When it comes to legacy PropTech, there are few companies that have more legacy than MRI. Started in 1971 as Management Reports Incorporated, the company was acquired by Intuit in 2002 and was again bought, this time by a private equity firm, in 2009. They started out as an accounting software but have grown to be much more. They have expanded their product line to include an entire management platform for commercial and corporate real estate.
This week, MRI announced that they would be adopting the long-running OSCRE data standard. Data standards allow users, software companies, and data providers to easily share data thanks to uniform naming and formatting. Commercial real estate data is known for often having incongruences when it comes to data (for example, lease price per square foot is calculated on a yearly basis in New York versus month in California).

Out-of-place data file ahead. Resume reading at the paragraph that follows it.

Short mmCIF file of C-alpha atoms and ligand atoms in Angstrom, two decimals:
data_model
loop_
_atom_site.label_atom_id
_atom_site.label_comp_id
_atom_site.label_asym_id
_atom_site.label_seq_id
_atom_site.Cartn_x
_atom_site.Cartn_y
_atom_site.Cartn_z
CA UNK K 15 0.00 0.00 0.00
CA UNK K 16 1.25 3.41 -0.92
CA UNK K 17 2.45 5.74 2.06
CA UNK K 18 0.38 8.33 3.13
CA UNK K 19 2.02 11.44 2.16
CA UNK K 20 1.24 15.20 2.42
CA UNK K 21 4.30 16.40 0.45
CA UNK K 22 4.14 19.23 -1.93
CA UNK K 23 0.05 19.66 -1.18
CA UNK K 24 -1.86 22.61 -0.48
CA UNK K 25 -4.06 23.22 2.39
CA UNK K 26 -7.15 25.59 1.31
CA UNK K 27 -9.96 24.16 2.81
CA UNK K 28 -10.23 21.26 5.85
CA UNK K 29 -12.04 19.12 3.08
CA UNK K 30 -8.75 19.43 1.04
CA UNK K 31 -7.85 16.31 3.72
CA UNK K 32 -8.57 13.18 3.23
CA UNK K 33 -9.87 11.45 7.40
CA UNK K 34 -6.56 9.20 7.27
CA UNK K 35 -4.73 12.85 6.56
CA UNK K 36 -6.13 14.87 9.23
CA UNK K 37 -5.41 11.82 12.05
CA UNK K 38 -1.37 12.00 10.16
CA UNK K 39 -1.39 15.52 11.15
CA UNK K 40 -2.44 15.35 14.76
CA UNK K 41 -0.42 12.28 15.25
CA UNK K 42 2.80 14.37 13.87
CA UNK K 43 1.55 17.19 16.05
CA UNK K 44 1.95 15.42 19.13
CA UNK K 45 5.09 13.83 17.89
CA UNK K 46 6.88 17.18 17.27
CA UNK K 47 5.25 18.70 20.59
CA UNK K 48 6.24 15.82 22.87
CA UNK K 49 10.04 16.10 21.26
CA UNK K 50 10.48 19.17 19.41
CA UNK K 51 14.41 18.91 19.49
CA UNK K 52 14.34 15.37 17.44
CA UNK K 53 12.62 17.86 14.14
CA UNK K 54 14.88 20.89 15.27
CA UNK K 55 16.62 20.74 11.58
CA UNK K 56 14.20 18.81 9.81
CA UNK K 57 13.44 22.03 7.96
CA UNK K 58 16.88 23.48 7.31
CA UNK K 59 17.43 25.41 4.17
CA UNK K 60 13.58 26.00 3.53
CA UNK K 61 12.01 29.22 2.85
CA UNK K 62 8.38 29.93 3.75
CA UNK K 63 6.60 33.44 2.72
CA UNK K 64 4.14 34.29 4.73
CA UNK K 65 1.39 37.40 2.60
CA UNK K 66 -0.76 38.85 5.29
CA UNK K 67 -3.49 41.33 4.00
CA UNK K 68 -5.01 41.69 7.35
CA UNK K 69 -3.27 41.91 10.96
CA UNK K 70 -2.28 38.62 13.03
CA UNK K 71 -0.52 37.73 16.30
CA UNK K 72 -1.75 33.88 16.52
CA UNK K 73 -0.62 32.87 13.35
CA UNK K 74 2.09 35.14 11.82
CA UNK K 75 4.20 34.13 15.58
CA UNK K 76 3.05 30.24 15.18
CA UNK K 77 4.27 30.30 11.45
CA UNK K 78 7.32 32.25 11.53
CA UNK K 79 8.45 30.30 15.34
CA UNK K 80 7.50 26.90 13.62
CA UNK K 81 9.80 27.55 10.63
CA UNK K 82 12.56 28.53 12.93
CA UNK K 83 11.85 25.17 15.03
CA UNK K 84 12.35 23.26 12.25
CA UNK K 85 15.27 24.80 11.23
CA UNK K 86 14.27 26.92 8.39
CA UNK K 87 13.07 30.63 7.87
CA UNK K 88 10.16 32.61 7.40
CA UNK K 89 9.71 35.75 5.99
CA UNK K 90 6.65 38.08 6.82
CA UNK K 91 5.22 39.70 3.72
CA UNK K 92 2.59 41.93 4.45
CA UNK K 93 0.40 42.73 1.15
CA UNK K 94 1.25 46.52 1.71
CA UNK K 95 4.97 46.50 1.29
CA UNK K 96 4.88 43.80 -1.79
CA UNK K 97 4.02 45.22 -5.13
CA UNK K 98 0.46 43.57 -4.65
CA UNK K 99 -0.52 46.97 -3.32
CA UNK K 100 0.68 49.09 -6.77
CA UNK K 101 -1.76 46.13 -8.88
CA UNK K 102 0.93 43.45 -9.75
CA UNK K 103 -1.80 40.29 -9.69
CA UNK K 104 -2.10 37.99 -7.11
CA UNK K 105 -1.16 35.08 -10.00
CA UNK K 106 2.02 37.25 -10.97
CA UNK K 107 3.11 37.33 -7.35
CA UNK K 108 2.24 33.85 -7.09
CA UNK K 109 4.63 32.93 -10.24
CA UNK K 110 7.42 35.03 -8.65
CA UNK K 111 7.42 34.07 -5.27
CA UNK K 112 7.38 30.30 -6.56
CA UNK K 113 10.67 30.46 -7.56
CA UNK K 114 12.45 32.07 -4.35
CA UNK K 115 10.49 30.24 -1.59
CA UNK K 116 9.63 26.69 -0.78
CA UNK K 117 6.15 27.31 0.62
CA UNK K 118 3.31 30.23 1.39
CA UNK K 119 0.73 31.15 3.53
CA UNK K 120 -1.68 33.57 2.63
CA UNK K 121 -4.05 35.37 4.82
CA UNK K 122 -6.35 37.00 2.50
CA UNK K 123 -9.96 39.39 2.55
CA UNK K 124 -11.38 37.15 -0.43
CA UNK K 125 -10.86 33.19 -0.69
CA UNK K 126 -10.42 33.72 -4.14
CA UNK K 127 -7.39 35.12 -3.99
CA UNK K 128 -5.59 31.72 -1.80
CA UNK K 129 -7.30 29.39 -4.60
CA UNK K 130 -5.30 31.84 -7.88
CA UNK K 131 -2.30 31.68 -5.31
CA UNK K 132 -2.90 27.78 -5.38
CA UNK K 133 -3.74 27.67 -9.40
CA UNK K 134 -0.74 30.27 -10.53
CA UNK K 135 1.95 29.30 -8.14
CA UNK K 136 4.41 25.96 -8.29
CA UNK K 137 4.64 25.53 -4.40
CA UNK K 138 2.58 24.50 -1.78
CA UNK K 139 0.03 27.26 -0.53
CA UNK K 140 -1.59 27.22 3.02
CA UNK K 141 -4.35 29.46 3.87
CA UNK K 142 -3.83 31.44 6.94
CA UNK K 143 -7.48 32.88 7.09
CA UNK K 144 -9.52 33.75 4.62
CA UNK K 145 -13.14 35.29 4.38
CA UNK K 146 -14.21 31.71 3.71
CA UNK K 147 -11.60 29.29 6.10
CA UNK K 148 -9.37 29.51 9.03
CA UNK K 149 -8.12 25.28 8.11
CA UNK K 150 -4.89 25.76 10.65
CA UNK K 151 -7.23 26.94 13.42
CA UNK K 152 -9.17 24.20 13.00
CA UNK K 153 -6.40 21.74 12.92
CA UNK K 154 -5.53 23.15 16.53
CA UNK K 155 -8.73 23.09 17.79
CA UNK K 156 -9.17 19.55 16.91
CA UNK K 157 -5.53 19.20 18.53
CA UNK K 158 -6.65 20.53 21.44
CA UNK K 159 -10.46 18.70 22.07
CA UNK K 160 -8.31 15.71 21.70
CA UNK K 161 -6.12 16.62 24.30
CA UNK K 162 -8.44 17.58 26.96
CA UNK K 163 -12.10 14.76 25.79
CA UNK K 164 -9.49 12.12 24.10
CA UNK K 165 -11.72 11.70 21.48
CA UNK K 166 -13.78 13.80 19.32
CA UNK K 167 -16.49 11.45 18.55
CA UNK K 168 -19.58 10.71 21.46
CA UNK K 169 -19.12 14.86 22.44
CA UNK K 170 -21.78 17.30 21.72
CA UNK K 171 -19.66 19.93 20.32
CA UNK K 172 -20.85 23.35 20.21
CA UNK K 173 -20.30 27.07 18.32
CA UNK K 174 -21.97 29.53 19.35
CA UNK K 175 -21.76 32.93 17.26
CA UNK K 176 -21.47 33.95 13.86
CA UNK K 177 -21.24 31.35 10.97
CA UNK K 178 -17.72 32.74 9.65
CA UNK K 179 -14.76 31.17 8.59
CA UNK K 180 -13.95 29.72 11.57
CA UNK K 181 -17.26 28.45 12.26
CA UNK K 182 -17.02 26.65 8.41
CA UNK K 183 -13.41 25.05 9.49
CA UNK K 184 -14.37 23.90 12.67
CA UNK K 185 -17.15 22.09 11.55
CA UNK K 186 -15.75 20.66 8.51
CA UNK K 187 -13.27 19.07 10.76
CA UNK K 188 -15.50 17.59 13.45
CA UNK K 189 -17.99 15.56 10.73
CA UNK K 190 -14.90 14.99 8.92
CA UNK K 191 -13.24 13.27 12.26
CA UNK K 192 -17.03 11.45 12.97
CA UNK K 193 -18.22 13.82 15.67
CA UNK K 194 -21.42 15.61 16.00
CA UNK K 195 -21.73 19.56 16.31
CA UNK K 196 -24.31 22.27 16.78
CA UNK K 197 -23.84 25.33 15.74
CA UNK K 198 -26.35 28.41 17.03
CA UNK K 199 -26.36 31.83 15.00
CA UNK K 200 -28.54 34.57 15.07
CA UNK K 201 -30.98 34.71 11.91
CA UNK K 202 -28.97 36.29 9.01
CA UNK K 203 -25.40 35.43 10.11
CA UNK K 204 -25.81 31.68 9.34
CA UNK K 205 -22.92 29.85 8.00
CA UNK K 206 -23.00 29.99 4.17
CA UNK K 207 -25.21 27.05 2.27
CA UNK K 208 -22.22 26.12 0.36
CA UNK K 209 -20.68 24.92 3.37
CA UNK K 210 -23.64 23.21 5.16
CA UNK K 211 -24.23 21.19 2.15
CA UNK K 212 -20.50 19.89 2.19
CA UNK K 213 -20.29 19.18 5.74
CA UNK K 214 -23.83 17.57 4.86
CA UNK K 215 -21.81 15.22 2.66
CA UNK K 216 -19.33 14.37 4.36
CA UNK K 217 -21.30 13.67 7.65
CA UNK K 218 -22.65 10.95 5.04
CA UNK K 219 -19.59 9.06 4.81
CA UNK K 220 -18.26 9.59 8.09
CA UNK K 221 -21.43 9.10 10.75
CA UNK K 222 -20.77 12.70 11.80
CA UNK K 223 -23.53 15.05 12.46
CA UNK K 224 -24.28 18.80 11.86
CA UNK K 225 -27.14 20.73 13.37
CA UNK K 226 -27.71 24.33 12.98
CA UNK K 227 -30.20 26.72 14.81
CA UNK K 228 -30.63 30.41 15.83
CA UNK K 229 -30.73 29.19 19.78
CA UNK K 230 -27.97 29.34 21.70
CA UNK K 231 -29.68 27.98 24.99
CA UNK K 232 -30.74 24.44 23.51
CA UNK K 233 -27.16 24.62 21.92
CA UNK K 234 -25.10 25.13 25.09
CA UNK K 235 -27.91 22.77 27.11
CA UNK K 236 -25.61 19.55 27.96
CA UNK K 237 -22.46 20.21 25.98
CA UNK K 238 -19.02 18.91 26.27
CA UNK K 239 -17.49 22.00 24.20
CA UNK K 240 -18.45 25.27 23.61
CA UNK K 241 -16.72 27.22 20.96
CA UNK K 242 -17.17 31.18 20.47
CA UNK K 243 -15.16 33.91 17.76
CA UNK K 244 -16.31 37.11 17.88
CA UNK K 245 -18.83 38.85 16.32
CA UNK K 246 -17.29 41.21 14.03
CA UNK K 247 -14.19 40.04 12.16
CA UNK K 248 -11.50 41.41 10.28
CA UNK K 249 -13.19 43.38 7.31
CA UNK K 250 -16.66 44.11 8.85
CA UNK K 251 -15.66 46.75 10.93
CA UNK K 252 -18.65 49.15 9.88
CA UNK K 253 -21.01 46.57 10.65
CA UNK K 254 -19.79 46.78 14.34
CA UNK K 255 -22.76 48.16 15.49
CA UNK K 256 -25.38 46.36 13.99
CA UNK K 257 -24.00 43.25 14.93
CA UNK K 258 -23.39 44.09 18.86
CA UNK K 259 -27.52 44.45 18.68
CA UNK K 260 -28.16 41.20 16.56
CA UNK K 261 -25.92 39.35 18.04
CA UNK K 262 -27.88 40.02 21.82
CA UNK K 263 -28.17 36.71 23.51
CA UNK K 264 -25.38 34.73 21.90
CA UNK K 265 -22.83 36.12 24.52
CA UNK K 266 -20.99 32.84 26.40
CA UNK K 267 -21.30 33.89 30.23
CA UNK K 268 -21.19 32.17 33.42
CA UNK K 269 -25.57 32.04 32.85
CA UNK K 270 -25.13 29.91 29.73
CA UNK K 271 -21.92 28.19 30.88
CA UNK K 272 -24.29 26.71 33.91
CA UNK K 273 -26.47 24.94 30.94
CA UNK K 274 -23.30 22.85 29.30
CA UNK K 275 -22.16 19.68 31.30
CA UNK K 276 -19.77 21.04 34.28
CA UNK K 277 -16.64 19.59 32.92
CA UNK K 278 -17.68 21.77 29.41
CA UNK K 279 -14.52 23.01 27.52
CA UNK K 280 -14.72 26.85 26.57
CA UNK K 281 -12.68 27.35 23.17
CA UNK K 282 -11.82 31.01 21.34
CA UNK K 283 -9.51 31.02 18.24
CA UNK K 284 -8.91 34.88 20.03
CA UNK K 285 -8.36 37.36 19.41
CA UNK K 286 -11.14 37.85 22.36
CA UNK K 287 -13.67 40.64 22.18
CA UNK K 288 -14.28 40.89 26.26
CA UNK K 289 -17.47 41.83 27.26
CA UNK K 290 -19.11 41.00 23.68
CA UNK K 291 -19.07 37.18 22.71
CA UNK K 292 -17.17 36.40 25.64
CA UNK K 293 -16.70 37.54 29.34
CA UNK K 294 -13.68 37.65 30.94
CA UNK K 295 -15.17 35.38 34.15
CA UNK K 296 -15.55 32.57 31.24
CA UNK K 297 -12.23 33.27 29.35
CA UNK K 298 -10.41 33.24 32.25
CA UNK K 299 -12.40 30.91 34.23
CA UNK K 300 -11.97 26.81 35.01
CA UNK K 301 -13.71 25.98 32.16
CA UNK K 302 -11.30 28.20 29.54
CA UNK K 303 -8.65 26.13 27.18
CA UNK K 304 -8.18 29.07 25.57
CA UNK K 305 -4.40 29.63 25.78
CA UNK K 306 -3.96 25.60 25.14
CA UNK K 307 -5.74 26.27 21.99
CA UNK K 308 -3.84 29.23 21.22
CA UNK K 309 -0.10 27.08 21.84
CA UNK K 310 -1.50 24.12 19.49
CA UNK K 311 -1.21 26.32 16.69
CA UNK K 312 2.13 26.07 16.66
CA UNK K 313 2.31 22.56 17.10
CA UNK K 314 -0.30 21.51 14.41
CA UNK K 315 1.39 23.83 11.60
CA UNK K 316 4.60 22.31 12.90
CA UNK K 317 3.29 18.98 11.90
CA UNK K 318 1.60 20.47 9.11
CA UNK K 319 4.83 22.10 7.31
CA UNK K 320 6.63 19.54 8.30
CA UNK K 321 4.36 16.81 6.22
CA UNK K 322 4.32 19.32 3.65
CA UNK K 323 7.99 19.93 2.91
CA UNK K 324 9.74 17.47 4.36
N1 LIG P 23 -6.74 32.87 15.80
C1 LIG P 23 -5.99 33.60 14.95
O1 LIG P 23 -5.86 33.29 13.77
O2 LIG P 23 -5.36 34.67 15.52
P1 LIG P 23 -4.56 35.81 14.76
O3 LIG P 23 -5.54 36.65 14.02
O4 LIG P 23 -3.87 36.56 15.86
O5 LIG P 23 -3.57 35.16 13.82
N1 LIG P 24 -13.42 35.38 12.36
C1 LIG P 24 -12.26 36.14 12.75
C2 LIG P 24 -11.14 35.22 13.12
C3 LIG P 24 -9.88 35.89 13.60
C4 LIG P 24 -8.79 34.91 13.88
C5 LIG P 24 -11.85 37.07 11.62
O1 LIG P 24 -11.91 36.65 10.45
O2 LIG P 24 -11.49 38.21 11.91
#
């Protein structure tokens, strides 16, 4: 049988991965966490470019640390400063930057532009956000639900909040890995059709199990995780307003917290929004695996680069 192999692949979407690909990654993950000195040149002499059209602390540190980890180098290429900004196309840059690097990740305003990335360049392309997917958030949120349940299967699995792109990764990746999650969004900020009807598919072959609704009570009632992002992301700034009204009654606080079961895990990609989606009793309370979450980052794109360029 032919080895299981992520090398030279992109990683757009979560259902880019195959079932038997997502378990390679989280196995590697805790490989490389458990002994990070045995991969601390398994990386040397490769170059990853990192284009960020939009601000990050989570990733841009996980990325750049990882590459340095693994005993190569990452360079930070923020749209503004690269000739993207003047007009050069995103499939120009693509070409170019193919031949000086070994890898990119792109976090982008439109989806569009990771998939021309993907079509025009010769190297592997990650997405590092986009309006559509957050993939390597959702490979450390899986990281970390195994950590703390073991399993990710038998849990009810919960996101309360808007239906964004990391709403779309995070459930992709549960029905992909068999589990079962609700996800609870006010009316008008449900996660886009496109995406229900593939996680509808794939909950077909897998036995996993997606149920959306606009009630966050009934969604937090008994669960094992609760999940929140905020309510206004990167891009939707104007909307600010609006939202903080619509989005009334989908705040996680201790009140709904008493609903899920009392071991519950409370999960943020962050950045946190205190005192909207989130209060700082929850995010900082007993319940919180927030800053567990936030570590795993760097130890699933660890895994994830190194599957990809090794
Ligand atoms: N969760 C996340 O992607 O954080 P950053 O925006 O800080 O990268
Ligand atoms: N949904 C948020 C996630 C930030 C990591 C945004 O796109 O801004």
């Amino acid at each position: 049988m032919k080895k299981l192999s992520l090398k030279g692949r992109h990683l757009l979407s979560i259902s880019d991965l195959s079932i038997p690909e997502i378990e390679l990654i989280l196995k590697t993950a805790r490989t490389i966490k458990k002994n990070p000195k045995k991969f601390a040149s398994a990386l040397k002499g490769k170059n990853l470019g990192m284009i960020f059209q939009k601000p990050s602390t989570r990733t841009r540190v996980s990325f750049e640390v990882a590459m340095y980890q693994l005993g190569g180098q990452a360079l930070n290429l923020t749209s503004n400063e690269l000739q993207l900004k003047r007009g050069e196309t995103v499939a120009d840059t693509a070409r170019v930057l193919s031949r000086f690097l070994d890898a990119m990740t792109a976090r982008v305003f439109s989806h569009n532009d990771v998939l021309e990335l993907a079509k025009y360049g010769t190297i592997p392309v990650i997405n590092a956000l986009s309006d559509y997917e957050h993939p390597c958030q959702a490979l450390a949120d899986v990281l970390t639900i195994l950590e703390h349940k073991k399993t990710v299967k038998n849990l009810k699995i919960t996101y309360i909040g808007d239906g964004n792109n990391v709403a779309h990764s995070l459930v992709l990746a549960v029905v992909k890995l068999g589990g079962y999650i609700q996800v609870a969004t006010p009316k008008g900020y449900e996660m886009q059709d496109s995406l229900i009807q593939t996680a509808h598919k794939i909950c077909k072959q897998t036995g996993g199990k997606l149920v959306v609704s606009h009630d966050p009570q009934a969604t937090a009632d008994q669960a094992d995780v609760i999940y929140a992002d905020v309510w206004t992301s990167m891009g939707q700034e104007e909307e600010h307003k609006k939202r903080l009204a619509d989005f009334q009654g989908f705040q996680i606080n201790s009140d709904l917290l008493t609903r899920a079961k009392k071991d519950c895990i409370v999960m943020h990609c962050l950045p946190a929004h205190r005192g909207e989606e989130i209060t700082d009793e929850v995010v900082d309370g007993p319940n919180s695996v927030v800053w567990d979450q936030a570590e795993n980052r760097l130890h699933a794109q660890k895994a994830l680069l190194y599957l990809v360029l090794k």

This integration will ensure that data can easily be transported from one system to another. This is a good sign for interoperability in the industry and shows MRI’s commitment to its platform approach. The company has a partner portal that allows other adjacent companies to offer services to their user base. Every year, the company hosts a conference called Ascend, where users can learn more about their partners, which happens to be going on right now in Chicago. Back in 2018, I was able to be able to attend one of these conferences, and it gave me a lot of hope for the tech ecosystem approach that MRI was taking.
The adoption of an industry standard is another sign that MRI is committed to that strategy, which I think is good for the overall industry. It can be temptingly profitable for software companies to try to “lock in” users and the data that they provide. But in the long run, what MRI is doing might be a better play. If users feel trapped in a system, they will leave once given the change. Plus, companies that don’t partner with other vendors are relying on their own product roadmap to keep pace with the innovation of the industry at large, which they almost never do.